Bryan Hill proves two things here. First, when he’s on his game, he’s incredible. Second, the quality of his writing is better when he’s exploring character rather than pushing the plot. Regardless, there are some really nice moments here, and some that just felt a little… odd.
We’re only three issues into this title, but the Outsiders aren’t coming together as a team should. The pieces are there and in place, but they’re not connecting. Black Lightning realizes this, as does Batman, and both know that something needs to be done. Batman’s response is to challenge the team to help them understand they can trust one another… The only thing is, the threat they’ll have to endure is him.
Initially, I enjoyed the idea of this. Batman testing his protégés to help them overcome obstacles that are holding them back? I’m all about that. There are plenty of things standing in the way of our heroes as well. Black Lightning doesn’t feel he’s the right person to lead the team. Katana justifies murder as a necessary act at times. Orphan fears her own abilities. And then there’s Duke who is experiencing a form of PTSD from his encounter with Karma. There’s plenty to explore with these characters, and considering they just got their butts handed to them by Ishmael, overcoming their personal demons feels necessary. A little fast and early as far as pacing is concerned, but necessary none-the-less.
However, as this plot starts to unfold, I find myself less and less intrigued. When the team meets up to face Batman, Black Lightning gives orders to the team to split up and track Batman down. Personally, if I were being strategic, I would approach Batman with numbers. Plus, this is supposed to be a team effort, and right away, they split up… I mean, what’s the point? It isn’t until after everyone splits up that I start to realize what’s actually going on.
After taking his orders, Duke is quickly met with a threat that is perceived to be Batman. As it turns out, it’s actually Karma. I would love to say that the reveal surprised me, but I didn’t buy it for a second. , “That’s clearly Bruce.” To make matters worse, the scene just kind of lingers in an altercation between these two. There’s some action, but that’s about it. And then it became clear what was actually going on… What starts out as a mission from Batman to better the team, quickly becomes less about the team, and more about Duke. See, the training exercise isn’t as much of an exercise as it is an intervention. It’s weird.
Nothing about the encounter feels authentic. It’s very contrived. I mean, why acknowledge that the team, as a unit, has problems, but then just confront Duke’s problem? In addition to this, Duke doesn’t shut down or freeze as he did in the first issue. He actually tries to fight back here, he’s just not as skilled. So, when Bruce reveals that it actually is him under the Karma mask, Duke’s “I need help” feels unwarranted. To add to this, the exercise was supposed to be about trust, and yet everyone played Duke… That’s not going to build trust.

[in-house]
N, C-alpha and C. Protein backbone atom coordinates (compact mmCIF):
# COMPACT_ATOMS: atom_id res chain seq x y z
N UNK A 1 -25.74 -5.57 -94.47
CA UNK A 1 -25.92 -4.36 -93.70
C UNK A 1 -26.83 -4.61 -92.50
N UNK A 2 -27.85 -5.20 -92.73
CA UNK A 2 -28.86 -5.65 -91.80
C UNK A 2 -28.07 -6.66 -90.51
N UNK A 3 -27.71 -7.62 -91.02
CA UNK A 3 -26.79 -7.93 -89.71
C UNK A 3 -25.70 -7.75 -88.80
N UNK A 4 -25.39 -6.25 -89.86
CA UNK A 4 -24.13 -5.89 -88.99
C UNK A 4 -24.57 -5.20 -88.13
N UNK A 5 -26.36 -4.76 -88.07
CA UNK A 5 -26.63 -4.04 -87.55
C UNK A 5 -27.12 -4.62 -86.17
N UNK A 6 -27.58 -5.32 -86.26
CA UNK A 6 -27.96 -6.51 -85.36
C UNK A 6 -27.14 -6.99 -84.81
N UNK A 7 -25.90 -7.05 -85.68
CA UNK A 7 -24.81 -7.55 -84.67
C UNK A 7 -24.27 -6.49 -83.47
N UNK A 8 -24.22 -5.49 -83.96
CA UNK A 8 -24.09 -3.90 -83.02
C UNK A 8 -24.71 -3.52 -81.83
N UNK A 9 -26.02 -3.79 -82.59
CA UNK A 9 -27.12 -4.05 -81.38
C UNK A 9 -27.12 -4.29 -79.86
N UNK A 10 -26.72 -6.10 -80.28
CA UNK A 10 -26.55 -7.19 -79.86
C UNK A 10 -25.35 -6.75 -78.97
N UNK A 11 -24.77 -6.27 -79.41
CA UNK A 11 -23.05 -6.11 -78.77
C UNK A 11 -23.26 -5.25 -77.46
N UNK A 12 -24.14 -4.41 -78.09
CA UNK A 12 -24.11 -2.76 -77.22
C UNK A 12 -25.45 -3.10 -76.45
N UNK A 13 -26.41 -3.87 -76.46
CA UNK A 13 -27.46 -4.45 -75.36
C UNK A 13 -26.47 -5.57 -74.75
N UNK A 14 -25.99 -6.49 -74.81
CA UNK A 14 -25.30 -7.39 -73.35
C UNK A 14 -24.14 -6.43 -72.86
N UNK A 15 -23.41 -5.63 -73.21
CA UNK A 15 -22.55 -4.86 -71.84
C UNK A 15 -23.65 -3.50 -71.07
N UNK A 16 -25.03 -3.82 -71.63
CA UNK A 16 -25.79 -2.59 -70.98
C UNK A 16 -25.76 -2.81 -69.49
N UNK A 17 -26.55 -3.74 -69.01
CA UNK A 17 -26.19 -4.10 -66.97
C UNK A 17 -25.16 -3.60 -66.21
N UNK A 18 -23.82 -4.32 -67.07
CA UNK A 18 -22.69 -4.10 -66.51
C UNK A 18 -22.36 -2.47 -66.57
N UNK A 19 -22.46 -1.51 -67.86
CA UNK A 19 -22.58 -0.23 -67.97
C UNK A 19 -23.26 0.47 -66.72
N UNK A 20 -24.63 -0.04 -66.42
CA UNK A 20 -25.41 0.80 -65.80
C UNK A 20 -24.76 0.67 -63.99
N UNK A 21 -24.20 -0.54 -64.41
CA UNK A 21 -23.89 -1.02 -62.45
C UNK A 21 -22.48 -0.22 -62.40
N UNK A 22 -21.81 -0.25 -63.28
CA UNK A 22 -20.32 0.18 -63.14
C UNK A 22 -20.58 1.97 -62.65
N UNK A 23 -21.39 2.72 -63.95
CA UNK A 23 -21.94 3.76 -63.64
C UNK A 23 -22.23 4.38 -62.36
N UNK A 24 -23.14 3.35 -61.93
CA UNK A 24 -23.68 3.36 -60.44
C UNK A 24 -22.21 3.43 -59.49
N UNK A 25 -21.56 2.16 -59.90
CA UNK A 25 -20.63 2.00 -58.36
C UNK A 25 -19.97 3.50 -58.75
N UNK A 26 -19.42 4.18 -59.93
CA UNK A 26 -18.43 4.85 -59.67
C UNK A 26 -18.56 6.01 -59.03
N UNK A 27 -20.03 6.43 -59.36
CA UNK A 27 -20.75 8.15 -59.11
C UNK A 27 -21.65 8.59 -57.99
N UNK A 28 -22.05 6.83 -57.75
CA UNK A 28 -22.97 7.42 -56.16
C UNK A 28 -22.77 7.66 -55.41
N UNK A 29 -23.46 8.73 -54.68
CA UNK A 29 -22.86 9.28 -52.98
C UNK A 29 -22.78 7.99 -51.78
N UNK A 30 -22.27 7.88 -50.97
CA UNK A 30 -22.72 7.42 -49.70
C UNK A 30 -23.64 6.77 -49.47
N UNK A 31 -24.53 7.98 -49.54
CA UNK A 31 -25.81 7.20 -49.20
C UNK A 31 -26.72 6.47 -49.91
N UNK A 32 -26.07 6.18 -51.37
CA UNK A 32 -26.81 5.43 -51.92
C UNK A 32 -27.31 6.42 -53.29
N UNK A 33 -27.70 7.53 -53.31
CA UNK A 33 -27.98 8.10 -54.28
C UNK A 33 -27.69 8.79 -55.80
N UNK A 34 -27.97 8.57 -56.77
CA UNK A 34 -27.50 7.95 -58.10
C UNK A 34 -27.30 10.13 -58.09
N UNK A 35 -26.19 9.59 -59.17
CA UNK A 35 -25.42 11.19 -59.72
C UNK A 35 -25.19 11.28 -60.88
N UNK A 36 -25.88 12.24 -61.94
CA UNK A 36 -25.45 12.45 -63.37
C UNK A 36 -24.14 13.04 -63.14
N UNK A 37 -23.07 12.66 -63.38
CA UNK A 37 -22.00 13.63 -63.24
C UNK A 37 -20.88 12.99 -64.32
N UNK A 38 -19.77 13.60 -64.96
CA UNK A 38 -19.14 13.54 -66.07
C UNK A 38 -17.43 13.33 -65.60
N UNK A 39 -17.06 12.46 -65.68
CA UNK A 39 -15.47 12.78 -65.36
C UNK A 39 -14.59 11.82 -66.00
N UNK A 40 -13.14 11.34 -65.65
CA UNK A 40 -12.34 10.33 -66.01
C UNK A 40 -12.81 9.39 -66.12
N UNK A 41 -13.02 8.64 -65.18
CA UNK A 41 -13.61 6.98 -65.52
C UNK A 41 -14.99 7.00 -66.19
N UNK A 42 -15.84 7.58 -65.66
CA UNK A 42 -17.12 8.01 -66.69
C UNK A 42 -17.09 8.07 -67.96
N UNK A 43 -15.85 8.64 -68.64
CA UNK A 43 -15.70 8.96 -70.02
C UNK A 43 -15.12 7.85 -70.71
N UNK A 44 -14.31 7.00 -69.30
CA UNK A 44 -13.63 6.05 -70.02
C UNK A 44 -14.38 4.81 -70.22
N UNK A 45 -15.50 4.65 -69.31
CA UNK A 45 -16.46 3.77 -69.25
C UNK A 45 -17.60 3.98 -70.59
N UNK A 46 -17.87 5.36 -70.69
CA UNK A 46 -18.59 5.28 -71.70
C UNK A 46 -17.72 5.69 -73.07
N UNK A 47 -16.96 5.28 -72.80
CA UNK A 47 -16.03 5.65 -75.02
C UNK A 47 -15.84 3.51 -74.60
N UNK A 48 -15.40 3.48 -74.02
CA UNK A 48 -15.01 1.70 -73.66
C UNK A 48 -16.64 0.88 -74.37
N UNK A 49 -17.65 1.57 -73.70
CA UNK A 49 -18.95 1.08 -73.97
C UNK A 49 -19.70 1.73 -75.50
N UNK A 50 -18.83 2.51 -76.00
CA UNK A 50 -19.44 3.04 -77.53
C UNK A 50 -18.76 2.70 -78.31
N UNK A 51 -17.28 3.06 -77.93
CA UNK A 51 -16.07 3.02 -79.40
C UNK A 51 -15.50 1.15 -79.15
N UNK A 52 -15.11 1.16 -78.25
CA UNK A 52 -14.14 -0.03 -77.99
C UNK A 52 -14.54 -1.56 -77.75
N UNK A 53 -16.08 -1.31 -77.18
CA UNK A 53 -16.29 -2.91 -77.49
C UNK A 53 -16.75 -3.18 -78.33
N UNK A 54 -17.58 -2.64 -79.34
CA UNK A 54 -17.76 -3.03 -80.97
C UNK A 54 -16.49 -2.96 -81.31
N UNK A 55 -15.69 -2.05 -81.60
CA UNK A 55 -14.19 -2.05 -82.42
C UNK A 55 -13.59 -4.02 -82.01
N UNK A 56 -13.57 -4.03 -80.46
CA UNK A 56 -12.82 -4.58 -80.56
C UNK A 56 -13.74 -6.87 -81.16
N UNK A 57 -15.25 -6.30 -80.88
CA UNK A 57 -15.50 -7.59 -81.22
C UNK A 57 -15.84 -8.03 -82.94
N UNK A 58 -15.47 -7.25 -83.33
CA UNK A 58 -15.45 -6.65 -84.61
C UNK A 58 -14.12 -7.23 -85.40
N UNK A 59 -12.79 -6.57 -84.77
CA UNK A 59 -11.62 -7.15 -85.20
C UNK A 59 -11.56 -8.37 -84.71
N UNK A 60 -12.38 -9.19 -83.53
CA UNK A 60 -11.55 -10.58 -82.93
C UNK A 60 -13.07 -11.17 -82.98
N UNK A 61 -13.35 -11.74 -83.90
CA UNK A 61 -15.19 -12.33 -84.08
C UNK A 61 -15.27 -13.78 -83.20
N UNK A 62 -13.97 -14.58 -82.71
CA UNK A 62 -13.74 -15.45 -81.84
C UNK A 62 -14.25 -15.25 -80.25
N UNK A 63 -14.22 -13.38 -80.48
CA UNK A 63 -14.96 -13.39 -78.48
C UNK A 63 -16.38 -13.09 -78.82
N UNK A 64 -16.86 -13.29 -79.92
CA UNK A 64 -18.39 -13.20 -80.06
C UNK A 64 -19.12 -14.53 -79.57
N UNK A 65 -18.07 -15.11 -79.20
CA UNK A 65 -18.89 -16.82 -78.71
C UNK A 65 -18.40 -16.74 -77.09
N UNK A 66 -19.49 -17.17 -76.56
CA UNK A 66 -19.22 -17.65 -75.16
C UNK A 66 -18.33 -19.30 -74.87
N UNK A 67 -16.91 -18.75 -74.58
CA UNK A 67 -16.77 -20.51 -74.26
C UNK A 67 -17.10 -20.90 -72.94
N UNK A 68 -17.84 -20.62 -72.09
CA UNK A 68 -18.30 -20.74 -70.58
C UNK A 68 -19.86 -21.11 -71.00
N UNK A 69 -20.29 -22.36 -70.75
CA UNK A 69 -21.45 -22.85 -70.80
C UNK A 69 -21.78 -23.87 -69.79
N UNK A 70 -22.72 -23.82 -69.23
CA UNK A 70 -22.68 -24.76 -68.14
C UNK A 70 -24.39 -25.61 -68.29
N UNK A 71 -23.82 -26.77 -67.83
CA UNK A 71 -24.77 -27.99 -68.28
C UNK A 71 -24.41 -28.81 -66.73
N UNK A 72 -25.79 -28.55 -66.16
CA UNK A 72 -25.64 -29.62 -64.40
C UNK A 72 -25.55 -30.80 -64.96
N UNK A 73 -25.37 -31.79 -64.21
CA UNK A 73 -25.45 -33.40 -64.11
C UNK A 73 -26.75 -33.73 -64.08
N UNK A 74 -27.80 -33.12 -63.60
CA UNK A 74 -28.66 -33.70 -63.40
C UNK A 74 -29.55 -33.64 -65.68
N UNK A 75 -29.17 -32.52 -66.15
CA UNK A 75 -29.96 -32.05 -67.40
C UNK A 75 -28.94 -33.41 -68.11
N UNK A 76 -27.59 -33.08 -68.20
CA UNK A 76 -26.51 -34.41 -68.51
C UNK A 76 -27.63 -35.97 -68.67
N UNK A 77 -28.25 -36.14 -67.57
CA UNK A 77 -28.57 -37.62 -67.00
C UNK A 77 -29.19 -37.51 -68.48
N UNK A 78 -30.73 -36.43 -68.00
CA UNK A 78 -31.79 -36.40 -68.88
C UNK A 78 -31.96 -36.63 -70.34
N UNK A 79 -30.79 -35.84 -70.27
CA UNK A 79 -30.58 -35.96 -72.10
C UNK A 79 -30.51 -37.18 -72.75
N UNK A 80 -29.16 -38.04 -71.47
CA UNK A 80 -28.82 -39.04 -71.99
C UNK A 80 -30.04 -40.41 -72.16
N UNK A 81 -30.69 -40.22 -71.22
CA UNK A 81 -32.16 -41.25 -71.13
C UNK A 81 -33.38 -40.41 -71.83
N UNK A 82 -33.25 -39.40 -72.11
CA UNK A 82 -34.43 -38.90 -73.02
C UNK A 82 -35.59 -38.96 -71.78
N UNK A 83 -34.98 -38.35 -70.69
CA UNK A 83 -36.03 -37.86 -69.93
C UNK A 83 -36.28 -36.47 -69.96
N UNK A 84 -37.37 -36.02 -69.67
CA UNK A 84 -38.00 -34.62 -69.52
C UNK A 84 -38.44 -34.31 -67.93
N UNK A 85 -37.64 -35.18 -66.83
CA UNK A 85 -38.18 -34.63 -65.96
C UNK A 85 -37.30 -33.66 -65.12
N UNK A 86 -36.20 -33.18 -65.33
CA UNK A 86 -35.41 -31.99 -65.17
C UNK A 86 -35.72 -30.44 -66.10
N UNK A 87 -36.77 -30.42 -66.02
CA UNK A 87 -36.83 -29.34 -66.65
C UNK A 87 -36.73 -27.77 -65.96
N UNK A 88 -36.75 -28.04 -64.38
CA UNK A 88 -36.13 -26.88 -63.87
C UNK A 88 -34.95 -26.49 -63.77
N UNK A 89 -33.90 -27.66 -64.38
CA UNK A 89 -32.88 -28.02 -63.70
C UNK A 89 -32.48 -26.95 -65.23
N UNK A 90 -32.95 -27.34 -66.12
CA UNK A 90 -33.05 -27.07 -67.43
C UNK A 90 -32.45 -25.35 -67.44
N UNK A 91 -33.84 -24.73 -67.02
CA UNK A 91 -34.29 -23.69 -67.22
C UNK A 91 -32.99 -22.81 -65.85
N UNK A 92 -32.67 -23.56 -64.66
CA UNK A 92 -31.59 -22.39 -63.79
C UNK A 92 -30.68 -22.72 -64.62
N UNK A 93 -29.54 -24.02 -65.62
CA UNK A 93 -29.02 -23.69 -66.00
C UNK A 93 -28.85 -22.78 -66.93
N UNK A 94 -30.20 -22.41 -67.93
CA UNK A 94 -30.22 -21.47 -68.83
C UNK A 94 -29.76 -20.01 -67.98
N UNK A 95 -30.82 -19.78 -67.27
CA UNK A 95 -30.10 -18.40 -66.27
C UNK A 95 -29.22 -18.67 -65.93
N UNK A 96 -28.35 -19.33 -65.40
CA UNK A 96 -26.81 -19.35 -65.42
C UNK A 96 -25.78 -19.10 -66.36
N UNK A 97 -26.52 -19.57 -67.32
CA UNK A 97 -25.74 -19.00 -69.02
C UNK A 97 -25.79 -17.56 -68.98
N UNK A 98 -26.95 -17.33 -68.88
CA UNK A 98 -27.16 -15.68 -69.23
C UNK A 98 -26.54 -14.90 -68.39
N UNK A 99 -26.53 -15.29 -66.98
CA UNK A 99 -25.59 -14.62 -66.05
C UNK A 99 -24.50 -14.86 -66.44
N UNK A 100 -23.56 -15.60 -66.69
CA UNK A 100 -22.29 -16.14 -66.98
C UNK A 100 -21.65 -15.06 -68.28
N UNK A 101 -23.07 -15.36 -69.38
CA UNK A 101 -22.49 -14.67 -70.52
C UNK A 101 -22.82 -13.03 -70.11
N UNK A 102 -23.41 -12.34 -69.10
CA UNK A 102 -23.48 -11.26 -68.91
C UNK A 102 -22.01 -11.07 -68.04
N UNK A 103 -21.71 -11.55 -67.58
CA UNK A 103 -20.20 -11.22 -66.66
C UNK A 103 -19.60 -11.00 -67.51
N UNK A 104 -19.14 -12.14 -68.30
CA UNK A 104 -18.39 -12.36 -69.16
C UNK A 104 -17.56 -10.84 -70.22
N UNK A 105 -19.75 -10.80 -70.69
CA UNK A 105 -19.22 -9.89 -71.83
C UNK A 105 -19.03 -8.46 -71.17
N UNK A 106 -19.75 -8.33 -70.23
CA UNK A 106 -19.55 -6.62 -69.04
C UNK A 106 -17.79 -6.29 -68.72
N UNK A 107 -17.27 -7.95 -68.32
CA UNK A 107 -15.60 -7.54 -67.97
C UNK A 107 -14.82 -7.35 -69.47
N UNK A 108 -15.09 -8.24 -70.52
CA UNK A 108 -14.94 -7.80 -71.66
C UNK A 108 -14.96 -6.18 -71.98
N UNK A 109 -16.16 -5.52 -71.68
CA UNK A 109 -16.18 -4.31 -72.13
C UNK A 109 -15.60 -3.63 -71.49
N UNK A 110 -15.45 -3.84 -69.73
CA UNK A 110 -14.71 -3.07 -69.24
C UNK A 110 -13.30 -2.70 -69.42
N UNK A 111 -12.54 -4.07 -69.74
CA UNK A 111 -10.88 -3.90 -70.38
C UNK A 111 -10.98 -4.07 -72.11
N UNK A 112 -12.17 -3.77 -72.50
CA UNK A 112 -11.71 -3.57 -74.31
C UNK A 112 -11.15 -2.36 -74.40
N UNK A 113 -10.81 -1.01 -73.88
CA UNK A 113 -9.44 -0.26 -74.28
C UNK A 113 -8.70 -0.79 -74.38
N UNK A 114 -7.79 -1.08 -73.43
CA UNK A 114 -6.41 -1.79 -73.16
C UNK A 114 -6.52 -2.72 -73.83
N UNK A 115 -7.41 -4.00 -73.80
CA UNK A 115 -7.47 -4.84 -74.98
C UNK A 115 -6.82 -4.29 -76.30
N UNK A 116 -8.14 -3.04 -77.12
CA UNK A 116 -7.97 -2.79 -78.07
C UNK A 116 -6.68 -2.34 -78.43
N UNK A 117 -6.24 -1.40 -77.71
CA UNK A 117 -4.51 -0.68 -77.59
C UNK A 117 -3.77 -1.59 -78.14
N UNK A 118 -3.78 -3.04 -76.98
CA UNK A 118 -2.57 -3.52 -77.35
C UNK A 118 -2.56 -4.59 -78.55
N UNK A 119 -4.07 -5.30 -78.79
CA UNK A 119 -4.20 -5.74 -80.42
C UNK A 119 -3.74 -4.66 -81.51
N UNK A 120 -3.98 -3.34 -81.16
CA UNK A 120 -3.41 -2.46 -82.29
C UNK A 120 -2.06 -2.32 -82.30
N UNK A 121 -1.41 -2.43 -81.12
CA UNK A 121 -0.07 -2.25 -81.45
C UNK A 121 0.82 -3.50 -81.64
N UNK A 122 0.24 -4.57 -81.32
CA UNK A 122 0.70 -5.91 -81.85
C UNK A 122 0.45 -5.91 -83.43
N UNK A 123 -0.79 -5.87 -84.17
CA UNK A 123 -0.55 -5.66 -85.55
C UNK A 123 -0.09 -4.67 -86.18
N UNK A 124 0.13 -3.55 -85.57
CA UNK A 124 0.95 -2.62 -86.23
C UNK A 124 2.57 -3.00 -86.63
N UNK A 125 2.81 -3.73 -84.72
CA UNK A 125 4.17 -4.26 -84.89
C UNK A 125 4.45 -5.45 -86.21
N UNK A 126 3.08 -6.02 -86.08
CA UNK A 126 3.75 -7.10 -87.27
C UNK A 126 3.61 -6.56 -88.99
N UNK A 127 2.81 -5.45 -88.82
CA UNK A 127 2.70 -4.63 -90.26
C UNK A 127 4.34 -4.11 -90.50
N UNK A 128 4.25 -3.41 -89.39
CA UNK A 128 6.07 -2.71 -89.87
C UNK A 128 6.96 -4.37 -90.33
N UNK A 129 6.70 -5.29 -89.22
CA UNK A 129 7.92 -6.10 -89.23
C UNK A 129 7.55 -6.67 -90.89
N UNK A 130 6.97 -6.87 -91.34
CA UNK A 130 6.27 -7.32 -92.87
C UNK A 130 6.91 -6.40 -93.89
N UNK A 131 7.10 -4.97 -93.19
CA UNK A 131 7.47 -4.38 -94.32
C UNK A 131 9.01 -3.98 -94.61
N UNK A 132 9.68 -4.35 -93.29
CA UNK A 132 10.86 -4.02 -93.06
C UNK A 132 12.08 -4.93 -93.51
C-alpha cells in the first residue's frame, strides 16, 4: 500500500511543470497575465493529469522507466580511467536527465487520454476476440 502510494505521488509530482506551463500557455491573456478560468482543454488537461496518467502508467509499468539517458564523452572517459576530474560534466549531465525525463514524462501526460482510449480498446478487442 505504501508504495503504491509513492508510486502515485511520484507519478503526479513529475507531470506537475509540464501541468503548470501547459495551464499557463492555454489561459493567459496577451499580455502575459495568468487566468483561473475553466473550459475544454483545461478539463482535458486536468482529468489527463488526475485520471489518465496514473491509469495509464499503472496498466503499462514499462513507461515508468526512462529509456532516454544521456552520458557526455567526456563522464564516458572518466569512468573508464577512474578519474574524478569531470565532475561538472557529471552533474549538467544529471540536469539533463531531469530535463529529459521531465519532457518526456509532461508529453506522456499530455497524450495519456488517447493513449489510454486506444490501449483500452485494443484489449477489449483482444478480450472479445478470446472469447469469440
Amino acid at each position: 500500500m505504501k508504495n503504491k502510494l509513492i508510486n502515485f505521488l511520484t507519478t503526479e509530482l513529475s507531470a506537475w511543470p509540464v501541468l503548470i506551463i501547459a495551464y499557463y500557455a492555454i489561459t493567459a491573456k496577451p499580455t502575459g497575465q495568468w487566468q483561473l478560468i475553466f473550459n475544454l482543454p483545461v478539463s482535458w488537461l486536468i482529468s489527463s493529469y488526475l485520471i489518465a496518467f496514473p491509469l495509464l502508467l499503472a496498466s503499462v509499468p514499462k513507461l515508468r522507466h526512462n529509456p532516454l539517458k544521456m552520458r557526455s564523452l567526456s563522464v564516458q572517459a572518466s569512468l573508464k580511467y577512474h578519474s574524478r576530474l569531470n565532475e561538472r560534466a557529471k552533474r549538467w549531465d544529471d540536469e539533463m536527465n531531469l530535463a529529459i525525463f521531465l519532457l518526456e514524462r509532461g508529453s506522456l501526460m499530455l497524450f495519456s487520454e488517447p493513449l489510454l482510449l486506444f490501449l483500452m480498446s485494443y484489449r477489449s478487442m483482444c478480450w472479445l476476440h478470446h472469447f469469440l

And one more thing. Where in the hell did Kaliber come from at the end? He wasn’t with the Outsiders on the rooftop, nor was he with the team where they were supposed to meet Batman… But nobody acted surprised to see him. No, no. Somebody better ask some questions. Anyway, this portion of the book isn’t bad, but it’s not nearly as effective as it should be. The approach and execution are simply too narrow.
What does work in this issue is Ra’s al Ghul. Talk about some solid, effective writing! Watching him slowly and instinctually manipulate Sofia is spectacular. The way he expertly dances around her fear and anger, prodding her in different ways, antagonizing her to a degree… It’s genuinely scary. And the fact that he does it with ease, yet also has a following so committed that they’d trust him inherently. But this is the key here. Belief. Seeing Ishmael’s belief in Ra’s and the mission. Watching Sofia succumb to that belief so easily. It’s one of the best representations of Ra’s al Ghul I’ve seen in a long time, and it’s damn near perfect!
And yet again, this makes me wonder if we would have had more moments like this had Hill’s plans not been interfered with. Would we have gotten to experience more of a psychological approach to these characters and their shortcomings if “Year of the Villain” weren’t forced upon every title? Because as much as I didn’t care for the plot featuring the Outsiders, the closing scene with Ra’s and Lex is honestly my least favorite part. And just think, we’re going to get an entire month of Lex Luthor about to make an offer with almost every book. (Insert eye roll here.)
Dexter Soy continues to deliver outstanding art. He’s an incredible storyteller and clearly knows how to play up the tension of certain scenes. He’s also good with action as well. I’ve described his aesthetic as being reminiscent of anime. It’s not necessarily a bad thing in my book, but I can understand if/why some people don’t respond to it as strongly. My only complaint would have to be that because of the pacing of the book, it never feels like he (or Hill for that matter) really get to dig in. Yes, we get glimpses of it from both talents, but there’s an opportunity for more. All in all, the work here is solid though.
- Ra’s al Ghul. Trust me. Come for Ra’s!
- Psychological manipulation intrigues you.
- You enjoy intriguing supporting characters (Sofia and Ishmael)
Batman & the Outsiders #3 isn’t great, but it’s solid. Hill continues to struggle to find a balance between team dynamic/ character exploration and plotting. Ra’s al Ghul’s arc in this chapter is sheer perfection as he psychologically manipulates Sofia to bend to his will and mission. Unfortunately, the titular team’s plot turns out to be a little lackluster. I still have hope that the book will only improve over time, and I feel confident that Hill and Soy will deliver.